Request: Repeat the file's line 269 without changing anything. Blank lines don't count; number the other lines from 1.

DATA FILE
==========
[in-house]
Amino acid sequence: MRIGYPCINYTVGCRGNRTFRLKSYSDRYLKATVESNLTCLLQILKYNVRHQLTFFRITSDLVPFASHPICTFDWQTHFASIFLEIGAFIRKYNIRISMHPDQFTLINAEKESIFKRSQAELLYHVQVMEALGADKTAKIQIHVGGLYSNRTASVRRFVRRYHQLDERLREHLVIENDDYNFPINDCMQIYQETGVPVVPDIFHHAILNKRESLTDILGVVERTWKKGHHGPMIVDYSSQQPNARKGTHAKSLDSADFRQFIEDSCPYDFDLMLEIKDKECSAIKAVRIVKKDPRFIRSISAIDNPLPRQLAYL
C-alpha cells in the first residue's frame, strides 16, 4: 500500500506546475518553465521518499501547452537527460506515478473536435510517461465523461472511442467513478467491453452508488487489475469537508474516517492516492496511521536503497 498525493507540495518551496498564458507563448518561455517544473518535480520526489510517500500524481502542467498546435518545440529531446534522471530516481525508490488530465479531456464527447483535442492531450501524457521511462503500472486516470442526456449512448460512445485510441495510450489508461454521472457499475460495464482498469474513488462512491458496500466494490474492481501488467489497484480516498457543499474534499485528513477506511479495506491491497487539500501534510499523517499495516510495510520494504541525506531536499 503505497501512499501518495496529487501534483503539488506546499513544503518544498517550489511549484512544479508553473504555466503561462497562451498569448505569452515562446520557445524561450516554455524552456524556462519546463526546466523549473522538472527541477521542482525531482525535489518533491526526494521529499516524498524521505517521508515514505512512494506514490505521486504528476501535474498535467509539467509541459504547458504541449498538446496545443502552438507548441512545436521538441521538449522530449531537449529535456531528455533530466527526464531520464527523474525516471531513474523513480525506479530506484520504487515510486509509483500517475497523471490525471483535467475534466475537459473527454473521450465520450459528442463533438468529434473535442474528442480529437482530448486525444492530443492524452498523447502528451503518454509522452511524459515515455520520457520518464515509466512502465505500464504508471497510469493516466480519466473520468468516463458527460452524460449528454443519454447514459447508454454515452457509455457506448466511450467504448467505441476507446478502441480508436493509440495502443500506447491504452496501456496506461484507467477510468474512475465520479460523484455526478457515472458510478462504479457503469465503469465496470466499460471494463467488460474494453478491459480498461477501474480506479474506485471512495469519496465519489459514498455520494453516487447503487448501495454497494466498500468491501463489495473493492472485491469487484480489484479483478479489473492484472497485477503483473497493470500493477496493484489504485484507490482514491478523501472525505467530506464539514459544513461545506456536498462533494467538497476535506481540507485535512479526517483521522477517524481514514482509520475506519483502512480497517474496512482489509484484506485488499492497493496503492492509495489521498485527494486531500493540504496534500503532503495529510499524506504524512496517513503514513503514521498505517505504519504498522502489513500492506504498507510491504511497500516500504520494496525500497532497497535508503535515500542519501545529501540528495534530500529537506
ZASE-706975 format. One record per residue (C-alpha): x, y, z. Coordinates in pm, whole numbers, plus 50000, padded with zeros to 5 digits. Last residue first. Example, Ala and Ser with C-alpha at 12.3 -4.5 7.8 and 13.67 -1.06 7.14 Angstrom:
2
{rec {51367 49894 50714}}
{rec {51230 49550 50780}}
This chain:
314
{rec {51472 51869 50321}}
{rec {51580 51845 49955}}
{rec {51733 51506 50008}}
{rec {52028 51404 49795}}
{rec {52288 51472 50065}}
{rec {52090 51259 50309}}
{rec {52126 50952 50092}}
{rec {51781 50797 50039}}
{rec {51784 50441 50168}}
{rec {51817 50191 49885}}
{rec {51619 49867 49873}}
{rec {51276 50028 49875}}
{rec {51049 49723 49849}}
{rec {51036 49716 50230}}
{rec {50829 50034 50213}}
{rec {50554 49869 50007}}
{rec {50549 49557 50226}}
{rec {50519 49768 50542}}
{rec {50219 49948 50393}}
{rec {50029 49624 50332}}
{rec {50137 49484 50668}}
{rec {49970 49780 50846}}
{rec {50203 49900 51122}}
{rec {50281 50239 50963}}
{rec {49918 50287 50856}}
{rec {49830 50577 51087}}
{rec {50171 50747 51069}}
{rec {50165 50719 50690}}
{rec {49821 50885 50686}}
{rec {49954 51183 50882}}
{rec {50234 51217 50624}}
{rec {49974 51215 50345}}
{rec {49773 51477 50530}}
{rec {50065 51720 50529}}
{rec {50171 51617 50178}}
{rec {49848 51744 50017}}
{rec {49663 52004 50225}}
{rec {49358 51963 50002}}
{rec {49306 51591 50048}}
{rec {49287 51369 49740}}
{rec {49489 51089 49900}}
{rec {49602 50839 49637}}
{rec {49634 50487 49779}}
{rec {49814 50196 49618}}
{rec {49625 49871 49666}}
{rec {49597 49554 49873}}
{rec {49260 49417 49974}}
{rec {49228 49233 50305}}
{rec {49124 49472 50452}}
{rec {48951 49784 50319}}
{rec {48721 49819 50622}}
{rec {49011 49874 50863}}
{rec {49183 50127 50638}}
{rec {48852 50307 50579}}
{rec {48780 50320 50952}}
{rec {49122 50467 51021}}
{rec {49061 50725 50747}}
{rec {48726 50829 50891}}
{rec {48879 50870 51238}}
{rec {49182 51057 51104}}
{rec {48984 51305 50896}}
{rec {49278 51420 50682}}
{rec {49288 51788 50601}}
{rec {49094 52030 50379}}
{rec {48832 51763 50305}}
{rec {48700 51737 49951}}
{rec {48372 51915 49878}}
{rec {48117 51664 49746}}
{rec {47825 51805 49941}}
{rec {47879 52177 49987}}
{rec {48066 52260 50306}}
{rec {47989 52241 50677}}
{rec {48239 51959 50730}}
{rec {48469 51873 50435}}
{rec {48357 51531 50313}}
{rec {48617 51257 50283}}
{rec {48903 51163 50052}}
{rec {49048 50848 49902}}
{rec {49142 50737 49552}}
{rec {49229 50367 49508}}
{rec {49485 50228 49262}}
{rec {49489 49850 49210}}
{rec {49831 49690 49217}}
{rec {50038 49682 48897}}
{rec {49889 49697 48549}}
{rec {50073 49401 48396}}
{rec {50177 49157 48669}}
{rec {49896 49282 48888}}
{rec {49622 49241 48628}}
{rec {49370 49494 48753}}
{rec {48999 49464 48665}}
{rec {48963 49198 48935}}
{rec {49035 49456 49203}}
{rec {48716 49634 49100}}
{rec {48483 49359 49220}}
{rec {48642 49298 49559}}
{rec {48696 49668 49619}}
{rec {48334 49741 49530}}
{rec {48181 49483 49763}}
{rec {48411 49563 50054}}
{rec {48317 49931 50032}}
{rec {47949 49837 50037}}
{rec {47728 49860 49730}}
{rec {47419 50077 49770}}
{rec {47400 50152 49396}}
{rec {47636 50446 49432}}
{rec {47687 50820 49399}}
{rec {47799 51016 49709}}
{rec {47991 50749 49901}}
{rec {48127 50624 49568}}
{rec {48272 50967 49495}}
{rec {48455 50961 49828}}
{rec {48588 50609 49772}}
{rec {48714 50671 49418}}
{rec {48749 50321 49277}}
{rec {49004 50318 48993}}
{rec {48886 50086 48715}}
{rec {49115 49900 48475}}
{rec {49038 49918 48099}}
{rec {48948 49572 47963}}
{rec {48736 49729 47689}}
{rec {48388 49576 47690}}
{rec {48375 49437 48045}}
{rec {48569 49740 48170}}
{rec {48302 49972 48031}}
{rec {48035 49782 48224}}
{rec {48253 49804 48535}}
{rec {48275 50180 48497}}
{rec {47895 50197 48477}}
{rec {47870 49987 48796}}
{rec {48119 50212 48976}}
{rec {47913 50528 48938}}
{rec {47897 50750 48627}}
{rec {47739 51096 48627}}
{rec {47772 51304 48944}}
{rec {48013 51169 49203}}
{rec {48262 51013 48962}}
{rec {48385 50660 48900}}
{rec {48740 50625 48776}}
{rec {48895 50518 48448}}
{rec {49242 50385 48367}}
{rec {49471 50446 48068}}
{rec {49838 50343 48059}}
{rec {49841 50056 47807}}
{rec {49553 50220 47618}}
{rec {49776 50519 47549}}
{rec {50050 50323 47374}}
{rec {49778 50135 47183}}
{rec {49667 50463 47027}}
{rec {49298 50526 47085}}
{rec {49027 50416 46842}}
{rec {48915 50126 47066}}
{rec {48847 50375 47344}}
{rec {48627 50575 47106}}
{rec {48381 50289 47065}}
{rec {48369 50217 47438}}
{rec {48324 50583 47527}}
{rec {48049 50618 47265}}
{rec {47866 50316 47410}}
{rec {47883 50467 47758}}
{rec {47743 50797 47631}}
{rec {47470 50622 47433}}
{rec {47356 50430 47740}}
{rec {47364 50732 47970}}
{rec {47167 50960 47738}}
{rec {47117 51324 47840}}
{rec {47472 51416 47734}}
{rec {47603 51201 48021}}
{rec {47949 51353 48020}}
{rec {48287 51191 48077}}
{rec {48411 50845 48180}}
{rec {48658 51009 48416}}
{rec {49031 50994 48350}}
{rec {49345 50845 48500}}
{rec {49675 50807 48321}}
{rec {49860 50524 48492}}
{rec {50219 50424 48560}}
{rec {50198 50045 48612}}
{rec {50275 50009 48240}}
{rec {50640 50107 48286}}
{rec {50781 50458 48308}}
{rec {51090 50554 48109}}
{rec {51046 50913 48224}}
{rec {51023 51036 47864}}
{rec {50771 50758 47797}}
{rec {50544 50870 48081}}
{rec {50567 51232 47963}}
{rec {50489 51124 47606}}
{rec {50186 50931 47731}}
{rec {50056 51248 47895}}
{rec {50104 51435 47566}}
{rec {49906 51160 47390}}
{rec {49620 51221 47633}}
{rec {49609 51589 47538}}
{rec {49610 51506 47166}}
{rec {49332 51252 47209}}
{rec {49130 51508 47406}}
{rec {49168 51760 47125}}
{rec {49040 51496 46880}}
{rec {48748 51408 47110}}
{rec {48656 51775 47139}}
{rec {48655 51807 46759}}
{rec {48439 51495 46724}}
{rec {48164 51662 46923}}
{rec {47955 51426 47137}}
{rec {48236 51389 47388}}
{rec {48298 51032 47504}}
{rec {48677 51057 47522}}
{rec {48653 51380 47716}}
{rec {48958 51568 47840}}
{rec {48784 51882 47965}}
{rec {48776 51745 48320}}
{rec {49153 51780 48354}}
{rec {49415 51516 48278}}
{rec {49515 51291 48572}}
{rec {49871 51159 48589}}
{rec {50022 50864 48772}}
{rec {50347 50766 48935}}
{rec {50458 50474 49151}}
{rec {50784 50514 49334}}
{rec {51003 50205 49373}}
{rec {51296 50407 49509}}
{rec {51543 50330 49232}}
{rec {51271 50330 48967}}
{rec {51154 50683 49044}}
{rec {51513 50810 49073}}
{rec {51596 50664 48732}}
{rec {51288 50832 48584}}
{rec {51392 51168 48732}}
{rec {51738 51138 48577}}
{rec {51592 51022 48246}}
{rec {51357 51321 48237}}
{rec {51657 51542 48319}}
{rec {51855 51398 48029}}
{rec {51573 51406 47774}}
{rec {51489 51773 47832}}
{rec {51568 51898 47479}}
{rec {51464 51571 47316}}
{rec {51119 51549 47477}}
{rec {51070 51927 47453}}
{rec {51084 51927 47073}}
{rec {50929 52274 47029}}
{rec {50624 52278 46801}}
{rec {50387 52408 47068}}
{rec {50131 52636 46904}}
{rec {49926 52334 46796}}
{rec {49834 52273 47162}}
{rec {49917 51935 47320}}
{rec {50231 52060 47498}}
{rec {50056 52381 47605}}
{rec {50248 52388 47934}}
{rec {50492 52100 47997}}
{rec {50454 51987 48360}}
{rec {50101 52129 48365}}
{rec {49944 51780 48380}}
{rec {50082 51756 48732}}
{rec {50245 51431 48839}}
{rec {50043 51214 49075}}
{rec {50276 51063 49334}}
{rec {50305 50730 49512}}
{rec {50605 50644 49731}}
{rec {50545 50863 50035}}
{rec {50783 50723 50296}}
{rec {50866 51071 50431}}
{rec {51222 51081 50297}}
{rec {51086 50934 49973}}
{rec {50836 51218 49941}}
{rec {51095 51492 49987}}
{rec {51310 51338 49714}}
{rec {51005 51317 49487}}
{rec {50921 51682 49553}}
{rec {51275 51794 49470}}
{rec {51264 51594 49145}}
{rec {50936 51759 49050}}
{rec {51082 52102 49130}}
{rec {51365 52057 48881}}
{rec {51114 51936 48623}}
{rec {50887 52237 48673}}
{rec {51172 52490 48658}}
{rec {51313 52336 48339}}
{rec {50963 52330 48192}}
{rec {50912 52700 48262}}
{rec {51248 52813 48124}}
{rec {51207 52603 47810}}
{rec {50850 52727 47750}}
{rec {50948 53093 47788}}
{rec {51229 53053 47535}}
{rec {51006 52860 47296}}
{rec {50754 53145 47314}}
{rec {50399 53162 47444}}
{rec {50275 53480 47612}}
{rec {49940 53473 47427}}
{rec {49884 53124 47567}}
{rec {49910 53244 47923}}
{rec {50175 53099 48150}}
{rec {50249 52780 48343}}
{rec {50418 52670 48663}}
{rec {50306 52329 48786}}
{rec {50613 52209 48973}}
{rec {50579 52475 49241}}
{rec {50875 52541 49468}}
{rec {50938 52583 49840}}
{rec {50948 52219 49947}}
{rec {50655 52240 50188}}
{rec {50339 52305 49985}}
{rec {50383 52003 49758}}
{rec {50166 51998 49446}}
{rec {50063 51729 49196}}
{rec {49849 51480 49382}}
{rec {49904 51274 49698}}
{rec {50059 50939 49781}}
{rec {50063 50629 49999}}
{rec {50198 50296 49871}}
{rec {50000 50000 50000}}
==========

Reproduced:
{rec {50305 50730 49512}}